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Stability and change in needs of patients with schizophrenic disorders: a 15- and 17-year follow-up from first onset of psychosis, and a comparison between `objective' and `subjective' assessments of needs for care

  • D. Wiersma
  • F. J. Nienhuis
  • R. Giel
  • C. J. Slooff
ORIGINAL PAPER

Abstract

Need for care was studied in a Dutch incidence cohort of patients with schizophrenic disorders 15 and 17 years from first onset of psychosis. Long-term course of the disorders varied from complete remission and full community participation to chronic psychosis and long-term hospital stay. Fifty patients were assessed twice with the Needs For Care Assessment Schedule (NFCAS, Brewin and Wing 1989); at the latter follow-up an assessment was also made using the Camberwell Assessment of Need (CAN, Phelan et al. 1995). The NFCAS is an investigator- or professional-based instrument which provides an `objective' assessment of needs. Need for care was recorded in 22 areas of clinical and social functioning. Comparison of the two assessments over a 2-year period demonstrated a high stability on the individual items (mean 88%, mostly concerning the absence of a problem twice), but did not show the expected stability of need status among this group of patients with chronic disorders. One in five patients (22%) had no needs at all on both occasions and 56% of the patients showed a change in needs. There was more negative than positive change: 28% suffered from new unmet needs at the 17-year follow-up, while only 12% had improved their status to no needs. About one-third (36%) had at least one unmet need, mostly regarding psychotic symptoms, dyskinesia or underactivity. The CAN provides a `subjective' assessment of needs according to the view of patients themselves. The problems patients reported most commonly were in the areas of day-time activities, social relationships and information on their condition and treatment, for all which they asked for more help than they received. This patient-based instrument produces slightly higher numbers of problems and unmet needs, and a lower ratio between met and unmet needs. There is an overall percentage of 21% of disagreement between patient and investigator view regarding the unmet need status. Agreement between the two instruments on the nature of the problems with unmet needs was lacking altogether.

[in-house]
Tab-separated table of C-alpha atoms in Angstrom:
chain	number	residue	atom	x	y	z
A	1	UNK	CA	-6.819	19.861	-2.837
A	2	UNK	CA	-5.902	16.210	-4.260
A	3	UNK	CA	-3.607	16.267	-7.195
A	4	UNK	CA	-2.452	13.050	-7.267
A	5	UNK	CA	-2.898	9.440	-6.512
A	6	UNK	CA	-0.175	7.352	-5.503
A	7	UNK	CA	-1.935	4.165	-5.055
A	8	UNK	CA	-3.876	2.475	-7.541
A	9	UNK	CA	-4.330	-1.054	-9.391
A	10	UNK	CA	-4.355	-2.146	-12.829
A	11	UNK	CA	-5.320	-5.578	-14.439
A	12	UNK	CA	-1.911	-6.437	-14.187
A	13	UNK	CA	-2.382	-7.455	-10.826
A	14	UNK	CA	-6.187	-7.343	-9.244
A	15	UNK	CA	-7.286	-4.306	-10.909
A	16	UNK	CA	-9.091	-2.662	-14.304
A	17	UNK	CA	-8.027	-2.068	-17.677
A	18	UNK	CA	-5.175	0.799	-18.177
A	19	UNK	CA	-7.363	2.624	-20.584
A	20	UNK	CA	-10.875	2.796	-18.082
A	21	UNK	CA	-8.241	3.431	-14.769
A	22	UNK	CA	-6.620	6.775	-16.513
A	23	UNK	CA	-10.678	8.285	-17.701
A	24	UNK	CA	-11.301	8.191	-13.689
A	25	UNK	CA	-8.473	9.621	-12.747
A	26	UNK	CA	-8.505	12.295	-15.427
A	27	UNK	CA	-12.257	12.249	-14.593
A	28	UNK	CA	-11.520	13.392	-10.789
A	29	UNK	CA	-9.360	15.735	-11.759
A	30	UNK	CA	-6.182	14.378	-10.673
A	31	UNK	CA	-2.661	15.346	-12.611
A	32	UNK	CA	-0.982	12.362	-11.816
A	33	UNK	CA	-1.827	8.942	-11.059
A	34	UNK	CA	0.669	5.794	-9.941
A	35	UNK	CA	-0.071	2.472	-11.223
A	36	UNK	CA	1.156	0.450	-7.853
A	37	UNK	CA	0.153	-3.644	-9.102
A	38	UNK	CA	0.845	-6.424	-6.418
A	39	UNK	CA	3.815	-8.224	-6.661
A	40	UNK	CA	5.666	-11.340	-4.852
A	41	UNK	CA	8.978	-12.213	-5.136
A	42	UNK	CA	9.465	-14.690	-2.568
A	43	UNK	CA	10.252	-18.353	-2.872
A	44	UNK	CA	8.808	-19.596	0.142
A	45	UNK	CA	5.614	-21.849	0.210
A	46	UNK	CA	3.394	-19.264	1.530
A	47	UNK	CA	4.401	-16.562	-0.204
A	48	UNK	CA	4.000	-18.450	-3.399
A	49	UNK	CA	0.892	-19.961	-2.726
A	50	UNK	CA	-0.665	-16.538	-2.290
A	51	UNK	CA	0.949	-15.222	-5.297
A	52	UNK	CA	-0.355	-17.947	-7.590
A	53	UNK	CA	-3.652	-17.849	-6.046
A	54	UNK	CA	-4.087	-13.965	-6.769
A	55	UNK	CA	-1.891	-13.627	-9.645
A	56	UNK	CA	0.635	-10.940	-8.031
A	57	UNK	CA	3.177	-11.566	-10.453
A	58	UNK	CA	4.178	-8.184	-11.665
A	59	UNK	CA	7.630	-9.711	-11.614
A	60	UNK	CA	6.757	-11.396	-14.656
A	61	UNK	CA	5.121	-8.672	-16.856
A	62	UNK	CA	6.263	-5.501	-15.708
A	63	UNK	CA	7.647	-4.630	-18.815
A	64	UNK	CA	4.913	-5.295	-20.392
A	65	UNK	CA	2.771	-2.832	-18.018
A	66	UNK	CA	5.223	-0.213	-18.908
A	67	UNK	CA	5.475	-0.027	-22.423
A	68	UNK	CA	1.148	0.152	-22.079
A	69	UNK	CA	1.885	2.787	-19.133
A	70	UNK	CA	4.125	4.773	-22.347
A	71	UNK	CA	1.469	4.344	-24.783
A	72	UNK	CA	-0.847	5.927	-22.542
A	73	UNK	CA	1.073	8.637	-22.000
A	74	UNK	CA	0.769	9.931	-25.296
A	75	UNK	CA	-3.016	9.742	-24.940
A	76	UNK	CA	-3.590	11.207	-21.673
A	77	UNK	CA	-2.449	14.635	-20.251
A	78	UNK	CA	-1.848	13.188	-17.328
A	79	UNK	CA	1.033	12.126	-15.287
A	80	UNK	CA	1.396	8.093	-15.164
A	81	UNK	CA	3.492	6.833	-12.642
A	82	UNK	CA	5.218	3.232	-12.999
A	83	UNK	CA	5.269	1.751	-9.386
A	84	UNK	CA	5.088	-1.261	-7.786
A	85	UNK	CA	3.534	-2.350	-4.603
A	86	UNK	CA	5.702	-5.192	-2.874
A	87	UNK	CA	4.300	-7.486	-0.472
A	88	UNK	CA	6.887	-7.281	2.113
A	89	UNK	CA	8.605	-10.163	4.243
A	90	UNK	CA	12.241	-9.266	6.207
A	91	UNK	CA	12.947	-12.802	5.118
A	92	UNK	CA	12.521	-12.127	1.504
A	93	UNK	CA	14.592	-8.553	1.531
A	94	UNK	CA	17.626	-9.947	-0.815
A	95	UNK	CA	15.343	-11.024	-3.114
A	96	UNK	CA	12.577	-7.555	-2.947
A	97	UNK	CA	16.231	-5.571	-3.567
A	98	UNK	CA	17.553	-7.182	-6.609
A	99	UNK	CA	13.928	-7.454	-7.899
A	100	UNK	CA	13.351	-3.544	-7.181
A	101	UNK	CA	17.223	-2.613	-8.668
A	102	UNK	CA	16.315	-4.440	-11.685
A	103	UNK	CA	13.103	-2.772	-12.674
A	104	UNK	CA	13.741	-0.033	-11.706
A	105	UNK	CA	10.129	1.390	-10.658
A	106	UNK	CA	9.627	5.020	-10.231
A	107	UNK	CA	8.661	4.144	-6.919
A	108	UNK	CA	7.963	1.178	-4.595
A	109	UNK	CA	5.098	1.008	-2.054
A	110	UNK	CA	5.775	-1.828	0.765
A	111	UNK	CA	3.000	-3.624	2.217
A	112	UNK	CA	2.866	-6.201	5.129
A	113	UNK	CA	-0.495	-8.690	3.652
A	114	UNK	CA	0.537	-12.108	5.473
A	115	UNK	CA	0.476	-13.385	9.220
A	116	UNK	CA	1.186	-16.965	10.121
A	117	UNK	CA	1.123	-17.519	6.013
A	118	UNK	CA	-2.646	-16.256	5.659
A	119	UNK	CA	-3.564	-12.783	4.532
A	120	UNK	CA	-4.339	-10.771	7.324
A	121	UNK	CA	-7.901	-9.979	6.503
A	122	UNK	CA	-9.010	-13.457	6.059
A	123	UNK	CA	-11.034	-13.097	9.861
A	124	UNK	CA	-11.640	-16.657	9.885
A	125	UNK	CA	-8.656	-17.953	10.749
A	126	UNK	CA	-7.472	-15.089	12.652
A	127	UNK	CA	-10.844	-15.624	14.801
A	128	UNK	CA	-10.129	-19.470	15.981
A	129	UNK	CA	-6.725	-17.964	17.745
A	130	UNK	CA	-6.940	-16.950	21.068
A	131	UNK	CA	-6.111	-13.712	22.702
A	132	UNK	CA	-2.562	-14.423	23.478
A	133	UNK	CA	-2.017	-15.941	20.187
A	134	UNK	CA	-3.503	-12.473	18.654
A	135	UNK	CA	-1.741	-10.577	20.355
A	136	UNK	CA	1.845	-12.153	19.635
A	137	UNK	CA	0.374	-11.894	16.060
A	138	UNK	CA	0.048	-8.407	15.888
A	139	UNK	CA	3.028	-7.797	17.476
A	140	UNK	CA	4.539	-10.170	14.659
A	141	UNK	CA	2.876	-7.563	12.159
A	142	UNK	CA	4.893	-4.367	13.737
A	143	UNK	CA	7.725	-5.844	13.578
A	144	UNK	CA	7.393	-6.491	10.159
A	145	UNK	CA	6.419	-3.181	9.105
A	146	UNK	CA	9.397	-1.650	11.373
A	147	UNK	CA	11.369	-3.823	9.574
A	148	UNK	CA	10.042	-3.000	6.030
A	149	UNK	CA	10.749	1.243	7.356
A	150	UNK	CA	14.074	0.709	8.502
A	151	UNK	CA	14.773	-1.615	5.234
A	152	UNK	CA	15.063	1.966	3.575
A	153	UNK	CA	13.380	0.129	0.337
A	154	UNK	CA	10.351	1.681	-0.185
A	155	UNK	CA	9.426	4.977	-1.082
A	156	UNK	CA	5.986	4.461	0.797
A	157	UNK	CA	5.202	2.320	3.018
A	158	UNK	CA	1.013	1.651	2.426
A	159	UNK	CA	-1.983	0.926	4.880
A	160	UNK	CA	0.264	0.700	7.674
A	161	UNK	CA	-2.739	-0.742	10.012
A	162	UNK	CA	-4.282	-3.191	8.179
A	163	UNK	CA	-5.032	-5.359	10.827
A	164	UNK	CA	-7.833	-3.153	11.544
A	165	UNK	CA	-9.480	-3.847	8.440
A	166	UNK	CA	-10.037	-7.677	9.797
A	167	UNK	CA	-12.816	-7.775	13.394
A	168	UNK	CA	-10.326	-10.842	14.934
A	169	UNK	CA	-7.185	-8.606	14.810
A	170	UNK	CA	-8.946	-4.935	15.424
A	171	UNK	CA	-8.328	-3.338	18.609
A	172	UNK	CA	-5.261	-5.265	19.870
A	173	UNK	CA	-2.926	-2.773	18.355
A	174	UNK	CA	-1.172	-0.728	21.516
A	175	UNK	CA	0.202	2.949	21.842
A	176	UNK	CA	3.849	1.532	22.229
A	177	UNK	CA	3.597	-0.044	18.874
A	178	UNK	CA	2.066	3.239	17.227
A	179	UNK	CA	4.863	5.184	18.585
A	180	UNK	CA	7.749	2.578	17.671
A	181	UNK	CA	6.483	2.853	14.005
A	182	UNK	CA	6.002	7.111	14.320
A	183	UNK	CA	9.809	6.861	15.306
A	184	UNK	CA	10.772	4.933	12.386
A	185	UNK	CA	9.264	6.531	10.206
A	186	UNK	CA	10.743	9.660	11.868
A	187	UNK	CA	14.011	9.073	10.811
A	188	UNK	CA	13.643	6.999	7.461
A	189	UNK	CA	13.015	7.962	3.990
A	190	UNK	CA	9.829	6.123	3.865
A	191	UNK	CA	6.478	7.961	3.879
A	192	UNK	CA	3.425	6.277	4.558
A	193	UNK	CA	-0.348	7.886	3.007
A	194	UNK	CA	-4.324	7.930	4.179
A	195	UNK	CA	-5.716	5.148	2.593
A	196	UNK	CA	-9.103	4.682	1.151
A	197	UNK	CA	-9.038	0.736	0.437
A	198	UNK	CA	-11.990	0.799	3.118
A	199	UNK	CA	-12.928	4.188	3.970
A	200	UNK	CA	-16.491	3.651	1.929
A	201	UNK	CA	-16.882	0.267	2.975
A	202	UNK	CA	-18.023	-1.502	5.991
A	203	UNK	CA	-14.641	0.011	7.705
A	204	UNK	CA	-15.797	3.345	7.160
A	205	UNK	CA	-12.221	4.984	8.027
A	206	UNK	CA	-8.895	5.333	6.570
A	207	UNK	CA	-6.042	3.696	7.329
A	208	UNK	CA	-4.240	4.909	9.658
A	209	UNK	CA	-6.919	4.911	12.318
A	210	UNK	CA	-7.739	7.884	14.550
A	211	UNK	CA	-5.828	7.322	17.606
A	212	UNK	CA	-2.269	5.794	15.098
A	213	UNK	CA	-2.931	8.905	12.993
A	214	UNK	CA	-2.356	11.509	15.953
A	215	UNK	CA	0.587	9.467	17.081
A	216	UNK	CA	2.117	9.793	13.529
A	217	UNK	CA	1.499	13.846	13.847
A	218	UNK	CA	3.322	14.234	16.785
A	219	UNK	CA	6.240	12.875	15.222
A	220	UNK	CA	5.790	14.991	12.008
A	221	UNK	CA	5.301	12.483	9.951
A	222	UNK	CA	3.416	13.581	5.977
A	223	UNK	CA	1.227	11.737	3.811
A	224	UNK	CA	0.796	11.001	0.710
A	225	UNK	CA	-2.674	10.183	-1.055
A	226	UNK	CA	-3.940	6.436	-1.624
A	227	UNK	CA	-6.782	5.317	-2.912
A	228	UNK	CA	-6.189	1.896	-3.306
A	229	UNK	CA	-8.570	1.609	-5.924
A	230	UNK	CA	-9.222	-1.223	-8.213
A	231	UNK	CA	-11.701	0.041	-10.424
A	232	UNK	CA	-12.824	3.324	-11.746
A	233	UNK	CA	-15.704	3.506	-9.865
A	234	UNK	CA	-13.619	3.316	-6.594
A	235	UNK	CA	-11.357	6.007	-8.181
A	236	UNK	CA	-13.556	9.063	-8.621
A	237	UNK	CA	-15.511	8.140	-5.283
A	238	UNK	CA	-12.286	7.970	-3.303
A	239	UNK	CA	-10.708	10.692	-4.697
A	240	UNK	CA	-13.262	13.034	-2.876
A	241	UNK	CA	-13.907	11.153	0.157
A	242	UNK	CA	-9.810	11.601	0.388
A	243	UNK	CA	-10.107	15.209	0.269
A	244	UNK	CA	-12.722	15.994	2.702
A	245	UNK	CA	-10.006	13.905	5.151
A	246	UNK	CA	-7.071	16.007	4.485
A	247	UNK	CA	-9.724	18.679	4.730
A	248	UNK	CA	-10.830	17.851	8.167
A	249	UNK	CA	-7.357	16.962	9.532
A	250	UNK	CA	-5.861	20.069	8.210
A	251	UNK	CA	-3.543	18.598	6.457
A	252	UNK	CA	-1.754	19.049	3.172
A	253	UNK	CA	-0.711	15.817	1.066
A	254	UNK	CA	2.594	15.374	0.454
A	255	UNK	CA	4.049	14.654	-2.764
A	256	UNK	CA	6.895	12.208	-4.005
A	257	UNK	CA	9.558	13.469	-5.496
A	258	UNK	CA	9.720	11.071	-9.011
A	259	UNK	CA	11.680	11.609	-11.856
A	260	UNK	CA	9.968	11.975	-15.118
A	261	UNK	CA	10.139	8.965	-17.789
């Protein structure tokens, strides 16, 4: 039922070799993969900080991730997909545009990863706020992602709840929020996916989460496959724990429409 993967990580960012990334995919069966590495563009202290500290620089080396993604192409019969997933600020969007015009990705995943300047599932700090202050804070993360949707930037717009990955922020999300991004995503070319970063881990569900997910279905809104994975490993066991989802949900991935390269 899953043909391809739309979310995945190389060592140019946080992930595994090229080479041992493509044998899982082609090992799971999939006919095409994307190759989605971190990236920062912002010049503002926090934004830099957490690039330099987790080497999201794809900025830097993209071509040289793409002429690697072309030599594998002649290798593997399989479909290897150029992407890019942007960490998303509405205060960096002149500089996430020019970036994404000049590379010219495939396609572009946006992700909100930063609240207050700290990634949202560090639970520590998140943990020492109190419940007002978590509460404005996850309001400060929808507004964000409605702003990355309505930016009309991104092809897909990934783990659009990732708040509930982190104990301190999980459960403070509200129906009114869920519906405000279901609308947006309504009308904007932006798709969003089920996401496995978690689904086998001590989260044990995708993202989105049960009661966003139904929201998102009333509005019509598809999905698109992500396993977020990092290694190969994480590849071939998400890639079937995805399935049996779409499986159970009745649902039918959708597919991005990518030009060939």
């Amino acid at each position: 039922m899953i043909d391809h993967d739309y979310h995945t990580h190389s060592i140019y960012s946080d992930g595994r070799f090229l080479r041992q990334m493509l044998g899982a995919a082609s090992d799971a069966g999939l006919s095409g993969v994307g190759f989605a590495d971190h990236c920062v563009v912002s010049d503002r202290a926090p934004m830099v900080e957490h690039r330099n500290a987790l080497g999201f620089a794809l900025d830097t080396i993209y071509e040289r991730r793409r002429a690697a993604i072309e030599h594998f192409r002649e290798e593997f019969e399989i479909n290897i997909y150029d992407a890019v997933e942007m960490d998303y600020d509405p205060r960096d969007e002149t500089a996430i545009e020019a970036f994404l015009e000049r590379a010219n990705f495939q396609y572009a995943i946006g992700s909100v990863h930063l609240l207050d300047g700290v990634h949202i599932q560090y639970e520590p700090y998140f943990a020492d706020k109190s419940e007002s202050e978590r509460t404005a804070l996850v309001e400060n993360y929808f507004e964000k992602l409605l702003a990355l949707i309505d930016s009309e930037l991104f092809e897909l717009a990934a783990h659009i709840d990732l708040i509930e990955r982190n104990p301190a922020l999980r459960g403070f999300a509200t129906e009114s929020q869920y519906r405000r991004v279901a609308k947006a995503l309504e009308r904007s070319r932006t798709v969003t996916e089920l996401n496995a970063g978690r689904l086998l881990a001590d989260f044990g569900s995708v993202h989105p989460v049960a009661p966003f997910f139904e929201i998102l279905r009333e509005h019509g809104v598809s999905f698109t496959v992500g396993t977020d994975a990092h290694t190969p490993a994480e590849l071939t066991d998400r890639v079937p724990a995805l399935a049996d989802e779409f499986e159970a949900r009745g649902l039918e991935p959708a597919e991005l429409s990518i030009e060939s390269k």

Keywords

Schizophrenic Disorder Complete Remission Social Functioning Psychotic Symptom Individual Item 
These keywords were added by machine and not by the authors. This process is experimental and the keywords may be updated as the learning algorithm improves.

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Copyright information

© Springer-Verlag Berlin Heidelberg 1998

Authors and Affiliations

  • D. Wiersma
    • 1
  • F. J. Nienhuis
    • 1
  • R. Giel
    • 1
  • C. J. Slooff
    • 1
  1. 1.Department of Social Psychiatry, University of Groningen, P.O. Box 30.001, 9700 RB Groningen, The Netherlands Fax (+31) 50-361 9722, e-mail: d.wiersma@med.rug.nlNL

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